Ominous task for Louth against a Dublin side bigger than Leinster itself

Last year’s Leinster final means Louth folk won’t hold out much hope. A tight game seems to be the most they can ask for.

Louth manager Ger Brennan on the line against Donegal during the National Football League match played at Fr Tierney Park in Ballyshannon on Sunday 3rd March 2024. Picture Margaret McLaughlin
Louth manager Ger Brennan Picture: Margaret McLaughlin (Margaret McLaughlin Photography )

“Strictly conventional behaviour”.

That’s the definition of a formality. It even sounds boring.

And that isn’t Dublin’s fault. Victims of consequence, as all one can possibly foresee is a display of third-gear faultlessness and a 15 point win.

Stephen Cluxton won’t lift the cup with such caution of a father and his newborn.

It’s more like his adult son, having first won this competition back in 2002. They’re interdependent in one sense and completely independent of each other in another.

It’s so peculiar as the Ulster Championship thrives to see one team outgrow an entire provincial structure. That’s exactly what Dublin have done. The apprentice has trampled the master into the ground.

Fontaines DC, so quintessentially Dublin, almost echo the voice of their county, saying all the things Dessie Farrell wishes he could to the Leinster Council:

“What good is happiness to me

If I’ve to wield it carefully?

For care I’ll always come up short.

It’s only right.

“I don’t think we rhyme

I will wear you down in time

I will hurt ye, I’ll desert ye

I’m one Jackeen of a line.”

Fontaines DC will soon be back in action after a Covid scare. Picture by Ellius Grace
Fontaines DC. Picture by Ellius Grace

The funny thing is if Dublin did celebrate in the same vein as Armagh or Donegal, you’d genuinely cringe.

Damned if you do, damned if you don’t, a predicament borne out of public boredom.

It all comes back to insanity. Dublin in the Leinster final, we can’t be seen to expect a different result. We’ve got to the stage where match previews are a case of how many.

Which must be an interesting dynamic for Ger Brennan, as he squeezes the shoe onto the other foot and blocks out the noise and the blatant discomfort for a day.

So much of Mickey Harte’s progress with Louth was tainted by hidings from Dublin and Kerry in the 2023 Championship.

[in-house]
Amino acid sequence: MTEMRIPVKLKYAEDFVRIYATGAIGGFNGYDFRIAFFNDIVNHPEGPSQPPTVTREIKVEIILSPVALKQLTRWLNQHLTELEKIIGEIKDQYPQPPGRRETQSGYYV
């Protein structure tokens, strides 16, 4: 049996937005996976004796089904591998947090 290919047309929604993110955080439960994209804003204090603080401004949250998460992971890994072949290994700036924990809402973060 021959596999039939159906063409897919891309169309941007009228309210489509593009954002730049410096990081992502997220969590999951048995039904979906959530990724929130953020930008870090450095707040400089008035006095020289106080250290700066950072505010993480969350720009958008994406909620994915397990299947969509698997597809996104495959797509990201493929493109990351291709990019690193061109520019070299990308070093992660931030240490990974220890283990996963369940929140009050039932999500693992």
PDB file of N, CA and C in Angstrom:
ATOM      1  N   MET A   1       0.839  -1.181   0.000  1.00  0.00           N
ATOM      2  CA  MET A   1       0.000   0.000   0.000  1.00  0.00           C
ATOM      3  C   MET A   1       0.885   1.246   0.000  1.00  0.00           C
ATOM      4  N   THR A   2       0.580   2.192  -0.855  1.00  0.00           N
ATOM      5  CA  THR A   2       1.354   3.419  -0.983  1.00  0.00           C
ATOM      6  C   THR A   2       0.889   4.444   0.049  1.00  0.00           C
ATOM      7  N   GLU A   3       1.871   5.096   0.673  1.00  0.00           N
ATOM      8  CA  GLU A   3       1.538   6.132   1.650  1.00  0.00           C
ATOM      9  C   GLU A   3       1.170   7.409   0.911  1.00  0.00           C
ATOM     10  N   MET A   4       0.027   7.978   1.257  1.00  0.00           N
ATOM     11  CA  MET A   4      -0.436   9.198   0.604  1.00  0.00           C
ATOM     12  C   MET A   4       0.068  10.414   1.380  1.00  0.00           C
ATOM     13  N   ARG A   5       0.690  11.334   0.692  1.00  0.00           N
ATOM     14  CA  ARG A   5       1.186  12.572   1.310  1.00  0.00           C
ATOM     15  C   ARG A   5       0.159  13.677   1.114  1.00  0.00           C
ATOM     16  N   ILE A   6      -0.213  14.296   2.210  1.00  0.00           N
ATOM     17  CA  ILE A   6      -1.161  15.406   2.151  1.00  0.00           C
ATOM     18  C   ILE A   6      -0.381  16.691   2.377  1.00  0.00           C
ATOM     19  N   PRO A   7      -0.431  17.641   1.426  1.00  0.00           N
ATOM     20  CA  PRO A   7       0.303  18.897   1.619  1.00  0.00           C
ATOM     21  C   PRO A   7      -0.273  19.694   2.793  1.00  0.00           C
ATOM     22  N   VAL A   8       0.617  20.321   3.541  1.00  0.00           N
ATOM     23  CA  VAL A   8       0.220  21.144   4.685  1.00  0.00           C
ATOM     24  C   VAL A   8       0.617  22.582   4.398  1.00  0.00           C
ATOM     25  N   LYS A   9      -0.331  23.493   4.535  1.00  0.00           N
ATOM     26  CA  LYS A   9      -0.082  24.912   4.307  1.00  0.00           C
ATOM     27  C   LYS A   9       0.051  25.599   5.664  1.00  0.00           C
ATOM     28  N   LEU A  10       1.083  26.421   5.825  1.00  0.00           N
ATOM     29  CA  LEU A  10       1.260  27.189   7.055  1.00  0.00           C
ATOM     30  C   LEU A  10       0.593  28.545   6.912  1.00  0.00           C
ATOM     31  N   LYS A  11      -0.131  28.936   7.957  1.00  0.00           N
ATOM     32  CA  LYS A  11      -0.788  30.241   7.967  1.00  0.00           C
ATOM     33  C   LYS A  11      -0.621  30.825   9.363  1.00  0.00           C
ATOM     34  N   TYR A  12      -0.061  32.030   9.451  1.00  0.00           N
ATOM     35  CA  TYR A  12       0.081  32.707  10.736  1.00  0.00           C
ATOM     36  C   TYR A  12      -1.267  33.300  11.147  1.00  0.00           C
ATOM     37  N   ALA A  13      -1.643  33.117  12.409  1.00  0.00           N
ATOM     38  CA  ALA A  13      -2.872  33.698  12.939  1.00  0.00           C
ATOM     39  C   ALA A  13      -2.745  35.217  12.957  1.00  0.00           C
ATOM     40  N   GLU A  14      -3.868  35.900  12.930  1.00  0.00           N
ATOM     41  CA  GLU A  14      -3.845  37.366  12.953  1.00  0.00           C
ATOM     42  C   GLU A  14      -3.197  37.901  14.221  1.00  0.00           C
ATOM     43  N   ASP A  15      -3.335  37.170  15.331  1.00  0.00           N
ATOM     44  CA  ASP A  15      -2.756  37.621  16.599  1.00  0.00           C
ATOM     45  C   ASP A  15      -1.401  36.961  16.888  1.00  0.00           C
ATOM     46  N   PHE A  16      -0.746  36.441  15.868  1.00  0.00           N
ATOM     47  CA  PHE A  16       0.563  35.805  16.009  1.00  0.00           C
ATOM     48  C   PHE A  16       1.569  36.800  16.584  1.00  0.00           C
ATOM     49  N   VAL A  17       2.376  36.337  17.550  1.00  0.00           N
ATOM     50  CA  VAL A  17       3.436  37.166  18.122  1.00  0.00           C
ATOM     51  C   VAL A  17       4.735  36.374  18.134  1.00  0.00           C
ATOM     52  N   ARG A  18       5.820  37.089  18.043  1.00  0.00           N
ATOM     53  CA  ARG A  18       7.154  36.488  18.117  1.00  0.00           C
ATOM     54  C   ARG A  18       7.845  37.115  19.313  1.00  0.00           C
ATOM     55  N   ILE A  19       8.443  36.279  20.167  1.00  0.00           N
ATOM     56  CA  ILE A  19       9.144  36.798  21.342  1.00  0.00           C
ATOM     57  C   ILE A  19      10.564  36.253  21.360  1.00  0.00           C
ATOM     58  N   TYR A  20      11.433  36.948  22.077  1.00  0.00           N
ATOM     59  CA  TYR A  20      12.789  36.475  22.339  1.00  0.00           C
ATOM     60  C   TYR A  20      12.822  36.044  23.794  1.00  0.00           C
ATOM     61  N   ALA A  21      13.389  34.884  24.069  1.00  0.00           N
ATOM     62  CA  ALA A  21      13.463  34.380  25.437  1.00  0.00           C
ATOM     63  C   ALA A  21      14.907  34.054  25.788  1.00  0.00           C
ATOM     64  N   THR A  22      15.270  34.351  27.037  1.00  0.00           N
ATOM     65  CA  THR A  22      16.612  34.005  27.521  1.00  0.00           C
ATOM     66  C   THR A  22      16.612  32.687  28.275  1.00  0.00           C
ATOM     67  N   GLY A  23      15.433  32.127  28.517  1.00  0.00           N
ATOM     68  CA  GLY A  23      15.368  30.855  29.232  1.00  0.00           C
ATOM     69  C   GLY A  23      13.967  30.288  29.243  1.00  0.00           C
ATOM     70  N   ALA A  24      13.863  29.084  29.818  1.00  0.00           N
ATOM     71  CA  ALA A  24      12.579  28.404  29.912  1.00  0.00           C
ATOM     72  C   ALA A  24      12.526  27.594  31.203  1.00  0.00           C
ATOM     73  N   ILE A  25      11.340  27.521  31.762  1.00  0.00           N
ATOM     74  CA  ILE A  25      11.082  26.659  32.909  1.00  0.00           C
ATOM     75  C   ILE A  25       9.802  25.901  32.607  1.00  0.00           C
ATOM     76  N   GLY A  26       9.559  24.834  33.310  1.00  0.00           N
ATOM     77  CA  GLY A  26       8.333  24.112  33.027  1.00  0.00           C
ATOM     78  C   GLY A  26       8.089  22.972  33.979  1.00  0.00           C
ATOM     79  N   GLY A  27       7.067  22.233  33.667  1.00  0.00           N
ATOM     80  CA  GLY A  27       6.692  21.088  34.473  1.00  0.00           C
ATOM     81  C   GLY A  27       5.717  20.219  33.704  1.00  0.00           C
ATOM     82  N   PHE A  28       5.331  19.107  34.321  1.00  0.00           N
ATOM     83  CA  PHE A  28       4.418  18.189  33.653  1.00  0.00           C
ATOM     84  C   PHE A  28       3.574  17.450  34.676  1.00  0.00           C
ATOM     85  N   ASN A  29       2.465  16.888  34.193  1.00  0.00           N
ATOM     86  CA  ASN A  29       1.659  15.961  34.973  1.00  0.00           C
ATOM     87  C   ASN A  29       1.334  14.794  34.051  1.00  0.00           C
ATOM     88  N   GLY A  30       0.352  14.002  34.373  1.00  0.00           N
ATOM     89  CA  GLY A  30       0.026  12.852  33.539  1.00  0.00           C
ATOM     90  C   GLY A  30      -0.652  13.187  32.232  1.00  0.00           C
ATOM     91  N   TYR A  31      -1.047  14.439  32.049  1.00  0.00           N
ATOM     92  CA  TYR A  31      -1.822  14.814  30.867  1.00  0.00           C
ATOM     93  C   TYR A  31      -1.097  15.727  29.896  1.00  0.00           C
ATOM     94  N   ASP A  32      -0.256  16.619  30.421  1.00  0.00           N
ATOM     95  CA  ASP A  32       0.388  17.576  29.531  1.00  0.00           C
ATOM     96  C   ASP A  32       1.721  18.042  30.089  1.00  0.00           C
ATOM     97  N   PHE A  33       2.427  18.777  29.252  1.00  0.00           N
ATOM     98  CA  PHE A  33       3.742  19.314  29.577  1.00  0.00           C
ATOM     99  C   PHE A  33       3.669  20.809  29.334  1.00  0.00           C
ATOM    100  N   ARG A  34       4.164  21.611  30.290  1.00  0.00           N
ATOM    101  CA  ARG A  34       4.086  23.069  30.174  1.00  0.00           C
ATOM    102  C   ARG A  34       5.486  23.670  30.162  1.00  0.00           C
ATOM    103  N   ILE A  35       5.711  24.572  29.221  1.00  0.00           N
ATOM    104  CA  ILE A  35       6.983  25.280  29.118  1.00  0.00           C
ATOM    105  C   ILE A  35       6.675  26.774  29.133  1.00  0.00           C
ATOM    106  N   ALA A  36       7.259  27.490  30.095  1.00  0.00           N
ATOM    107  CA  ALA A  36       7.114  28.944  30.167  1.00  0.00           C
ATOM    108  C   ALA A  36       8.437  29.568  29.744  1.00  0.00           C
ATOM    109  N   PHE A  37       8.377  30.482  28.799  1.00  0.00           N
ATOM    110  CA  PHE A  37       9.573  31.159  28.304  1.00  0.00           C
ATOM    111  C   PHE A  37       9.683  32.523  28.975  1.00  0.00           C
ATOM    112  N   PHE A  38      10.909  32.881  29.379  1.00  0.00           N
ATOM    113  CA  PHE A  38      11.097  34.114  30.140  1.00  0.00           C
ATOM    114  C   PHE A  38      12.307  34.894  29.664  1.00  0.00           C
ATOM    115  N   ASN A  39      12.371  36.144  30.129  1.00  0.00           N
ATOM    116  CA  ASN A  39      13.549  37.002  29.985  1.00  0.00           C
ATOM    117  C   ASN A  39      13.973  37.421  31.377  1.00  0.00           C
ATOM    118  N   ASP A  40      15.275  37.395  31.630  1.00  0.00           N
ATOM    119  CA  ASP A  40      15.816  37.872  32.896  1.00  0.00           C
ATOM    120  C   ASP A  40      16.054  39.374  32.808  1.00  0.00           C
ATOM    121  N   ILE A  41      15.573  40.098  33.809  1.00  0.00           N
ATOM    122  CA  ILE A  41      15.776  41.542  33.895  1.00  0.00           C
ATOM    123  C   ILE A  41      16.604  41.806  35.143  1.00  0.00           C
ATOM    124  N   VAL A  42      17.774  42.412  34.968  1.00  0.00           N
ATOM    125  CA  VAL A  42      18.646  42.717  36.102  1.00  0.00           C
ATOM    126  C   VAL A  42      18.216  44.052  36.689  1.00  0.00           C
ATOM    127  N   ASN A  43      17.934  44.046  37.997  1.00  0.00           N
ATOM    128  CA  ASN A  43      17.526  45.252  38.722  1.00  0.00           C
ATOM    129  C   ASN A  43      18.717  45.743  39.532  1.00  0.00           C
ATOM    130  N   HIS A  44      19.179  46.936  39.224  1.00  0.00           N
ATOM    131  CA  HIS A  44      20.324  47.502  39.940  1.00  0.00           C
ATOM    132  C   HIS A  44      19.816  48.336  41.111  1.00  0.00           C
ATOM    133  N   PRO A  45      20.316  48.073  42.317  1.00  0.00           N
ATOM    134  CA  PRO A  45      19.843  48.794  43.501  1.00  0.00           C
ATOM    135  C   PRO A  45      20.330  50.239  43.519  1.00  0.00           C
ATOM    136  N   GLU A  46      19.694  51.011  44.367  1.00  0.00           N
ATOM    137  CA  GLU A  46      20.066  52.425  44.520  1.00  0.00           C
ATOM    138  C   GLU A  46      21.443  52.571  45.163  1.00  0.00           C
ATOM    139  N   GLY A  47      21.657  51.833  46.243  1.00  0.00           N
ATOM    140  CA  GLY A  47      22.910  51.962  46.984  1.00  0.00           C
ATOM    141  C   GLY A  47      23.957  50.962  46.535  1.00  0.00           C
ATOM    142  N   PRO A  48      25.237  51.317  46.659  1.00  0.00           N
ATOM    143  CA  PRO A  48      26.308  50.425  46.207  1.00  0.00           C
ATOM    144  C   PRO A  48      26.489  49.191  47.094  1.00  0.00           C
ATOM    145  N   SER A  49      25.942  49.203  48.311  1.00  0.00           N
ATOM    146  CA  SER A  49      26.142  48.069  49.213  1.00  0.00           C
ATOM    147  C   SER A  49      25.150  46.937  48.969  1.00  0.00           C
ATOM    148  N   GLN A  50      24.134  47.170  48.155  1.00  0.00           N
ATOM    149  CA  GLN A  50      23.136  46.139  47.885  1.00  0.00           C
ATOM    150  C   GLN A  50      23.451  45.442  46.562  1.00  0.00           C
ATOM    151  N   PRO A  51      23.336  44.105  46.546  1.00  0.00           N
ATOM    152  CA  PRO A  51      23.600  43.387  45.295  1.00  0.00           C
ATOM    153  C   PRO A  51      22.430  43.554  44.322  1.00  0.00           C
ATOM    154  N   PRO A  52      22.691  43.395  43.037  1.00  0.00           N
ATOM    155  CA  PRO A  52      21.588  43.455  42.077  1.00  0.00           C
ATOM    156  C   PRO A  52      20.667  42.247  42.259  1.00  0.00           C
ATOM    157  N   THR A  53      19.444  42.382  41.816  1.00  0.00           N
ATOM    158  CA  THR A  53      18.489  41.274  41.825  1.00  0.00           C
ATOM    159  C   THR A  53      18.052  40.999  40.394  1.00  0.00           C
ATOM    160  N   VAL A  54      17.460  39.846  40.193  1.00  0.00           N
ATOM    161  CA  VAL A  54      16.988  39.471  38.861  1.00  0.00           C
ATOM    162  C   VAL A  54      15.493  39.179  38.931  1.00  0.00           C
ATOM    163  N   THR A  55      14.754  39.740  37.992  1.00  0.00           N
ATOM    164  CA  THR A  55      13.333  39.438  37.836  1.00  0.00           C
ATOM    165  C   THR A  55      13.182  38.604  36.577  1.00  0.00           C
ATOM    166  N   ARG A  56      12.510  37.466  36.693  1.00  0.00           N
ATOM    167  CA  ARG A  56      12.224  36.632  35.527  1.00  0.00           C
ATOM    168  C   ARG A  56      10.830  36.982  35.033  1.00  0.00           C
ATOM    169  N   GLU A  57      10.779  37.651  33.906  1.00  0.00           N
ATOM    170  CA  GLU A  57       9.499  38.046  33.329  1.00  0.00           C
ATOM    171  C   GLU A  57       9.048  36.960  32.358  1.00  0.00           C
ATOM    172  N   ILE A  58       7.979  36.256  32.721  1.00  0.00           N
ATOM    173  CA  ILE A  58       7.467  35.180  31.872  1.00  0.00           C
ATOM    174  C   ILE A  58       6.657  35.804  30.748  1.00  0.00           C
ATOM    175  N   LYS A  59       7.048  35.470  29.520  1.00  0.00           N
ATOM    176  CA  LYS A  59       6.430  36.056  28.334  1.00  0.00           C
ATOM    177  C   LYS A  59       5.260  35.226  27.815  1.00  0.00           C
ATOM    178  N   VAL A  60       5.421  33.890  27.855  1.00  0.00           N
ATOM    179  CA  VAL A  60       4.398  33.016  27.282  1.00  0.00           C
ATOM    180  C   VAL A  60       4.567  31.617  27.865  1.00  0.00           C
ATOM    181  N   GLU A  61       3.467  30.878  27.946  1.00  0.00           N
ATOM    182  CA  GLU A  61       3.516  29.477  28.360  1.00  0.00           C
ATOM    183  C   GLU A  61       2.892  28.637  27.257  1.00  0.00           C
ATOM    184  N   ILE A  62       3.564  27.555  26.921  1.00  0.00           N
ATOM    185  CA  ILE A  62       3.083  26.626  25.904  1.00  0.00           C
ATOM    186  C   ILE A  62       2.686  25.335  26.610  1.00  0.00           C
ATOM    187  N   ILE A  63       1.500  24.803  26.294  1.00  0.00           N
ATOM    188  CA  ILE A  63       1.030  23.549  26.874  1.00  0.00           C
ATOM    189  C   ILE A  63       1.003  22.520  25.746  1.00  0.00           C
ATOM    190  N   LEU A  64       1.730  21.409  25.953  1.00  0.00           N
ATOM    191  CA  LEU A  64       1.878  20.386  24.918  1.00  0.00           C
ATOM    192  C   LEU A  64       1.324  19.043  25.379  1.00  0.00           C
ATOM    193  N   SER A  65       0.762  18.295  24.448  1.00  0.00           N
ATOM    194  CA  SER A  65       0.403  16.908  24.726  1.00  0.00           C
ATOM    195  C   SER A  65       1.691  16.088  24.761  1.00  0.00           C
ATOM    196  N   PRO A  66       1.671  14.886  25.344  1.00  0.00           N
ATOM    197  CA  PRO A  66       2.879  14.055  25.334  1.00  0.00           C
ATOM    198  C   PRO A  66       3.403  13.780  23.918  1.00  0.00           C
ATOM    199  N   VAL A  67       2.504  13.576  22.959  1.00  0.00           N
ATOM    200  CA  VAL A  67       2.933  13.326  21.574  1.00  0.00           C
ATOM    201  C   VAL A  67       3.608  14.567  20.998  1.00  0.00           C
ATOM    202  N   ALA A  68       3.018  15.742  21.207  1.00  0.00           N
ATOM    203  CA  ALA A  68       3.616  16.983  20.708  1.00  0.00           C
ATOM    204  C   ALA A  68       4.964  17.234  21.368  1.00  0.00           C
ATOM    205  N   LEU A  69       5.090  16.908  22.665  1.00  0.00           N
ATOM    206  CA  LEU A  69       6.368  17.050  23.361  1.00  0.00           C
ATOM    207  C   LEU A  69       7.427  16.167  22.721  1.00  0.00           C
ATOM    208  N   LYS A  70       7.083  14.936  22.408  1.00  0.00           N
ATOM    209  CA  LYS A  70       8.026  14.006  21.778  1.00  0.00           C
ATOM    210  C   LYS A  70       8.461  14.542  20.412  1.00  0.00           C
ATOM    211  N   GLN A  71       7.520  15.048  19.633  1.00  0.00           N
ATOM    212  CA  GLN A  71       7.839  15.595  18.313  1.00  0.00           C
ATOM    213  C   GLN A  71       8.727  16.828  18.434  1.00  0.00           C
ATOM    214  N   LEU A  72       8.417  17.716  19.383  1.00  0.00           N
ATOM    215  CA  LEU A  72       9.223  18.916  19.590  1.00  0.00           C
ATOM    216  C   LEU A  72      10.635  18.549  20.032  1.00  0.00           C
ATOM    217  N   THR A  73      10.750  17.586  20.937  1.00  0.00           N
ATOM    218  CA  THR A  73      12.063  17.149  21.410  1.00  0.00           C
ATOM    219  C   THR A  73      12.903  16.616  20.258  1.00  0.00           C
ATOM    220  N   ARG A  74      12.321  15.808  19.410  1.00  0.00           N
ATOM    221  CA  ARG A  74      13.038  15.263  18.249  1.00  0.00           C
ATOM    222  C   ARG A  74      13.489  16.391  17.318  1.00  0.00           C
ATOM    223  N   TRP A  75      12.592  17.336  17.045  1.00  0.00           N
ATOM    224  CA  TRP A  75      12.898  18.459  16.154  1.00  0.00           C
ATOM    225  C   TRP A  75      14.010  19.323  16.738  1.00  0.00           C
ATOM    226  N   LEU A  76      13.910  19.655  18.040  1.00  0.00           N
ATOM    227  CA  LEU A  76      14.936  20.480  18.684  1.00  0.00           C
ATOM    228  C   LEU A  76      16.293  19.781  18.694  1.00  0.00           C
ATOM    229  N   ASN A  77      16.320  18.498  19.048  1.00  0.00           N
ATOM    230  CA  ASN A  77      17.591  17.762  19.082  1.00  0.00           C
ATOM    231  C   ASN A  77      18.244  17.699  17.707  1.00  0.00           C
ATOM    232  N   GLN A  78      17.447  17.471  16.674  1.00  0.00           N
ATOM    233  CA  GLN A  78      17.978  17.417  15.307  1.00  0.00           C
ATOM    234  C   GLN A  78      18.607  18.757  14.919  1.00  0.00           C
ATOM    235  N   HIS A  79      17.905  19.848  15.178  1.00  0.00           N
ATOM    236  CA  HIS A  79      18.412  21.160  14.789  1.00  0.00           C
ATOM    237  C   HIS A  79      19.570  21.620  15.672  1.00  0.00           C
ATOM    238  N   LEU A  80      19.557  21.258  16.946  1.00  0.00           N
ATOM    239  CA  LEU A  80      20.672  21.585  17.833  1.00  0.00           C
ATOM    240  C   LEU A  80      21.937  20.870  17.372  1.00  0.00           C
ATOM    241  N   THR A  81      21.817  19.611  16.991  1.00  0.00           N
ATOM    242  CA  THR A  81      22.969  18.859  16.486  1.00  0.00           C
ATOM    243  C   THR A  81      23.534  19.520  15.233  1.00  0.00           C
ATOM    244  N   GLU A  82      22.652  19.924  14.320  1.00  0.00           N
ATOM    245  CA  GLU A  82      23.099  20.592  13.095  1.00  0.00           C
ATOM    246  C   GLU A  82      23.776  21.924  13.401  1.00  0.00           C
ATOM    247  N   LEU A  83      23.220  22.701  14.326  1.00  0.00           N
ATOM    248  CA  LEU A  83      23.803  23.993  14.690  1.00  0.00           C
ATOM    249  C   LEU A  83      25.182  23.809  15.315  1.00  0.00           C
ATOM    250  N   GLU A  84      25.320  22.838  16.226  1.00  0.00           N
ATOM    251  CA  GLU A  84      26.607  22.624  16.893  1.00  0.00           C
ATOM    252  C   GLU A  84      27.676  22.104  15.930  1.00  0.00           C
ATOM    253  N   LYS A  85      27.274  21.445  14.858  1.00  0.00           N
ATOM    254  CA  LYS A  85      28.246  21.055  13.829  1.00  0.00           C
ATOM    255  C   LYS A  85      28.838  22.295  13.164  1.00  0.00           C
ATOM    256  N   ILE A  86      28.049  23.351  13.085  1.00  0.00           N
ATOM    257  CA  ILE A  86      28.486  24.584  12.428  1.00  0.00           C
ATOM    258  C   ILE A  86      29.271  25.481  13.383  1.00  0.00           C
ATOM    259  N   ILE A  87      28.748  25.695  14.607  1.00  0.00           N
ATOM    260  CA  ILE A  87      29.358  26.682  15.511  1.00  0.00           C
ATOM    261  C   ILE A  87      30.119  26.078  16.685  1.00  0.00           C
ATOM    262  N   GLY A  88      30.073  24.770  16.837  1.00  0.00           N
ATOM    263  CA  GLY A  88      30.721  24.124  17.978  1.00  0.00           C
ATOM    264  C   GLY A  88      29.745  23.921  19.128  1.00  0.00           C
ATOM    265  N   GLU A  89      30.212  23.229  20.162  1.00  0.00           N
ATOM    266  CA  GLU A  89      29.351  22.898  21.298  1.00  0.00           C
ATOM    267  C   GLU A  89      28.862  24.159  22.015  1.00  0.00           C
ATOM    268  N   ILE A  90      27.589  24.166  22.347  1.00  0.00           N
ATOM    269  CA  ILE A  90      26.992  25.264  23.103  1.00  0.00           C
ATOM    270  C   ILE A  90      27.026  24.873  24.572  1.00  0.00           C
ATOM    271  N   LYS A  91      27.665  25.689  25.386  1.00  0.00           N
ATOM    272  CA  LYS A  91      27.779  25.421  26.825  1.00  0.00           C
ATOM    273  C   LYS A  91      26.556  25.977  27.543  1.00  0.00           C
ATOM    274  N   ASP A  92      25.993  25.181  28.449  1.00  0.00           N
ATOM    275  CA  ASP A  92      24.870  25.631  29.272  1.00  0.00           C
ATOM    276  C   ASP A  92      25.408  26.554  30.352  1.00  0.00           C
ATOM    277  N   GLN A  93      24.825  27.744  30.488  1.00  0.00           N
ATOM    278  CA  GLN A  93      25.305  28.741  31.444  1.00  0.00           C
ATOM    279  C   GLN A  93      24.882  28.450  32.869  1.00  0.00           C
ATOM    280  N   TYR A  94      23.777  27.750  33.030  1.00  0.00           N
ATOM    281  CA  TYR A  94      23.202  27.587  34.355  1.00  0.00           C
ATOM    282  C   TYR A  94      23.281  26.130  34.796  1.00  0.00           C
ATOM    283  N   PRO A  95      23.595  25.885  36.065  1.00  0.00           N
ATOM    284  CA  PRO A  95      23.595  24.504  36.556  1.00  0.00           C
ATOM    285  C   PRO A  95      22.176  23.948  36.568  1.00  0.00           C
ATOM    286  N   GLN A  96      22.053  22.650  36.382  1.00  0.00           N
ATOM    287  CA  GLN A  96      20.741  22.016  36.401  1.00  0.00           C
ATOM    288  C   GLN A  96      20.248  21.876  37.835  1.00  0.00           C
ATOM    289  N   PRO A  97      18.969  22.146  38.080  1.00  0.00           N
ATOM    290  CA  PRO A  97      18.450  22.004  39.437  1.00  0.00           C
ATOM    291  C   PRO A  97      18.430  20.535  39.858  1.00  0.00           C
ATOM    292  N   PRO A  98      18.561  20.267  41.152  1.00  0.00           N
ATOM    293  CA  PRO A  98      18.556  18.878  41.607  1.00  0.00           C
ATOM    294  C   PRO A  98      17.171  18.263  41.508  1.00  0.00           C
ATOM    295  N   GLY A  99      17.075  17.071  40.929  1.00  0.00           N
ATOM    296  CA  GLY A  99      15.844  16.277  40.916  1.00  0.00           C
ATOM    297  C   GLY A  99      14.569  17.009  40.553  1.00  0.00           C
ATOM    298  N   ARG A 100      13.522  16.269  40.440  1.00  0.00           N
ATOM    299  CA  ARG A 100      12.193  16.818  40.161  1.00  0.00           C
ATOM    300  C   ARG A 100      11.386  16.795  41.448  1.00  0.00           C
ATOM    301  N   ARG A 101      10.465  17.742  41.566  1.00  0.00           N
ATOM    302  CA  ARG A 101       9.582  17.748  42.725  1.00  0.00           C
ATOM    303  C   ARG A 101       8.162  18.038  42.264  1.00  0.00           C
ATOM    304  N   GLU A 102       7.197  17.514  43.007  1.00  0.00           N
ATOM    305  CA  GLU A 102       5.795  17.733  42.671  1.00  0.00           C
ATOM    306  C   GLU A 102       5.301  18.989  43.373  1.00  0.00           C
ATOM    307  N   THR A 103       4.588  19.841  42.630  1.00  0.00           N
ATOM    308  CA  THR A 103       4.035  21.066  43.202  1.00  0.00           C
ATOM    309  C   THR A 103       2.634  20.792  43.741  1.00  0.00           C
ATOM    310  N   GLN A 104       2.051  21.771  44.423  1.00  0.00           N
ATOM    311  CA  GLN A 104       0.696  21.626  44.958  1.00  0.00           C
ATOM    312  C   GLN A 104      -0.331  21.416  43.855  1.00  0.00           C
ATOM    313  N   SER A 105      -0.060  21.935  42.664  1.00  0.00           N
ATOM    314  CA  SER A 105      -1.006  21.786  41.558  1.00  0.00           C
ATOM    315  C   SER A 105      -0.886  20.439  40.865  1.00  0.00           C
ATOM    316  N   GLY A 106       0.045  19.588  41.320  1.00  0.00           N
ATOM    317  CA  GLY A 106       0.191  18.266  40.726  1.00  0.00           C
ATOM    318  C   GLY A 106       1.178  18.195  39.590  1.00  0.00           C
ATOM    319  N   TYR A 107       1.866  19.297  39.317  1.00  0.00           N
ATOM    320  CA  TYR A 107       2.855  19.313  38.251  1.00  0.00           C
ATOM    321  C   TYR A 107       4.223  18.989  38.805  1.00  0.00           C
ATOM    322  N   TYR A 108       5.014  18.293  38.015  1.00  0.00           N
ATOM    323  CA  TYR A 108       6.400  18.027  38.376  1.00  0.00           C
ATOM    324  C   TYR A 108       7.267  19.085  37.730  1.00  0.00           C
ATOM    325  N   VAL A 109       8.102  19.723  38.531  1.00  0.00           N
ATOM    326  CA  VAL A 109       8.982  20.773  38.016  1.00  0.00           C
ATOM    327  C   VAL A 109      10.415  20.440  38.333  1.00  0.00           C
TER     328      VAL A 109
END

Mickey Harte and Gavin Devlin have moved to Derry after three successful years in Louth
Mickey Harte and Gavin Devlin moved to Derry after three successful years in Louth

The Division 2 league match between the Leinster rivals last year saw just a point in it at the break as Dublin prevailed by seven in the end.

There was ground to build on that, with a first Leinster final since 2010 promising so much, if not a trophy.

Then Dublin clocked up 5-21 and match reports of Wee County nightmares contained awful words such as “annihilated” and “demolition”.

And yet, it wasn’t for lack of trying. The league game taught them that damage limitation could only get them so far.

Come Championship, they pushed up, they took risks, and still it wasn’t enough.

Sam Mulroy emerged as one of the best footballers in the country under Mickey Harte and Gavin Devlin Picture: Seamus Loughran.
Sam Mulroy emerged as one of the best footballers in the country under Mickey Harte and Gavin Devlin Picture: Seamus Loughran.

So what does Ger Brennan do now? Meath’s wastefulness in attack cost them, but on occasion the long, early ball worked.

Will Sam Mulroy be left as the lone forward in defence? You’d think Louth will vary that approach.

In Tommy Durnin and Ciarán Keenan they have one of the best midfield partnerships in the country. The problem is the pairing alongside them ain’t so bad either. Louth’s retention of long kickouts could be a game changing factor.

But it’s only one factor of many that have to go off script in order to sway this.

With a big game in Croke Park against Dublin, Fontaines DC offer the ominous warning:

“If I can make you, I can break you.”